Penn State College of Education Alumni Magazine, spring 2023

Page 22

Spring Two Thousand Twenty-Three

WorkLink: Pushing boundaries in education and the workplace


Kimberly A. Lawless


Annemarie Mountz Writers

Brian Cox, Stephanie Koons, Annemarie Mountz


Annemarie Mountz, Rosemary Schwoerer, Peter Terpstra, Steve Tressler, CommAgency Contact Us

247 Chambers Building University Park, PA 16802-3206 814-863-2216 •

Published twice a year by the Penn State College of Education

College of Education

Alumni Society Officers

President: Jonathan Klingeman

President-elect: Catherine T. Tomon

Immediate past president: Joe Clapper

Secretary: Sharlene Yontosh


Dean’s Message

1 Dean Kimberly A. Lawless provides an update on the college News & Notes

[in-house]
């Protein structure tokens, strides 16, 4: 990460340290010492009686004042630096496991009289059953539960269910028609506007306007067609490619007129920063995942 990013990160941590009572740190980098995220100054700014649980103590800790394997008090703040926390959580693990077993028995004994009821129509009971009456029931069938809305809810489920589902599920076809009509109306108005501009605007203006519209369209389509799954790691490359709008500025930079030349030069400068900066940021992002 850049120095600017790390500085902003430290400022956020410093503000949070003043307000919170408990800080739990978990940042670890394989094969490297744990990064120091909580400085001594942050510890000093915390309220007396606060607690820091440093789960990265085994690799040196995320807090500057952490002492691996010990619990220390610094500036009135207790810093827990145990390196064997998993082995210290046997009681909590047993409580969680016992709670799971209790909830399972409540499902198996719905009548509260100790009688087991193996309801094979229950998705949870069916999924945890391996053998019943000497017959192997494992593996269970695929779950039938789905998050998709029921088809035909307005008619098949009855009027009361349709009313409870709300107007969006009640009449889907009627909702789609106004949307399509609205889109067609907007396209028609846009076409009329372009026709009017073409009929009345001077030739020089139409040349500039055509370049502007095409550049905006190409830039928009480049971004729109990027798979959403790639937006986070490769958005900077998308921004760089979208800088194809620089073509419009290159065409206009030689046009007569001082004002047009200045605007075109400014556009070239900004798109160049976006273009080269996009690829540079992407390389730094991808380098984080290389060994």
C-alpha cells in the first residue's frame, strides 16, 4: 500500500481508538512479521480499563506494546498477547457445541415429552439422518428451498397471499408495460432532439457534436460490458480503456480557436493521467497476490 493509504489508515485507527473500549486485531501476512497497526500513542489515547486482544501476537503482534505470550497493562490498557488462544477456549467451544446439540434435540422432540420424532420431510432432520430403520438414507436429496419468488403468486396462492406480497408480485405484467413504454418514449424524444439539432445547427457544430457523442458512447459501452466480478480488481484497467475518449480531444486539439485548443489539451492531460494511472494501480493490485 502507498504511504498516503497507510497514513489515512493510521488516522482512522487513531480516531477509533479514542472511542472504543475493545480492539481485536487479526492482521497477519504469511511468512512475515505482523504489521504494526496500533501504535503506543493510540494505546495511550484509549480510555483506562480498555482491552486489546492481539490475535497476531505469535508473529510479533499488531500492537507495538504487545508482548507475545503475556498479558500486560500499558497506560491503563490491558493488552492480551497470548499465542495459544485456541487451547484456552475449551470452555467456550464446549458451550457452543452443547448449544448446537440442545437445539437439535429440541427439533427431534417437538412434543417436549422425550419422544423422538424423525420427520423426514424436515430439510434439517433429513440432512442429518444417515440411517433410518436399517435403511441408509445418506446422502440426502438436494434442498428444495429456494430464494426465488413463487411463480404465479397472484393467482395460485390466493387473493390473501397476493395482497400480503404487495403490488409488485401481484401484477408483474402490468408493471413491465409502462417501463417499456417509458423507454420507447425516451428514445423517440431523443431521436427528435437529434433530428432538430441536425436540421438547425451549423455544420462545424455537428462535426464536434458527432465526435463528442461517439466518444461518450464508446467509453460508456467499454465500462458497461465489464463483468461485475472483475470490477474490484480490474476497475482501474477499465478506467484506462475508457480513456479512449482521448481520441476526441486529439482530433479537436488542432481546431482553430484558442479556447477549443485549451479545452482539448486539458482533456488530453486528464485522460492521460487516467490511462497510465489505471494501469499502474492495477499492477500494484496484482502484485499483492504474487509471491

2 News in brief from the College of Education


4 Second cohort of WorkLink students are prepared to graduate this spring

8 College of Education faculty helping to reform science teaching methods in Pa.

10 Educational leadership alumni take reins as co-authors of rural education agenda

12 College of Education staff, faculty enjoy unique hobbies during their spare time


Nicole Birkbeck

William Clark

Tonya DeVecchis-Kerr

Kiley Foley

Pamela Francis

Caleb Gildea

Krishawna Goins

Ramon Guzman, Jr.

Sarah Lozano

Deborah Marron

Amy Meisinger

Ronald Musoleno

Matt Richards

John Rozzo

Sharon Salter

14 Assistant professor seeks greater belief of what could be possible with mathematics

15 Associate education professor makes use of hip-hop as teaching tool in classroom

16 Education researcher studies Black students’ visceral experiences of racism

17 Research news in brief

Student Members

Michael Cattell

Rory Murphy

Brandin Conrath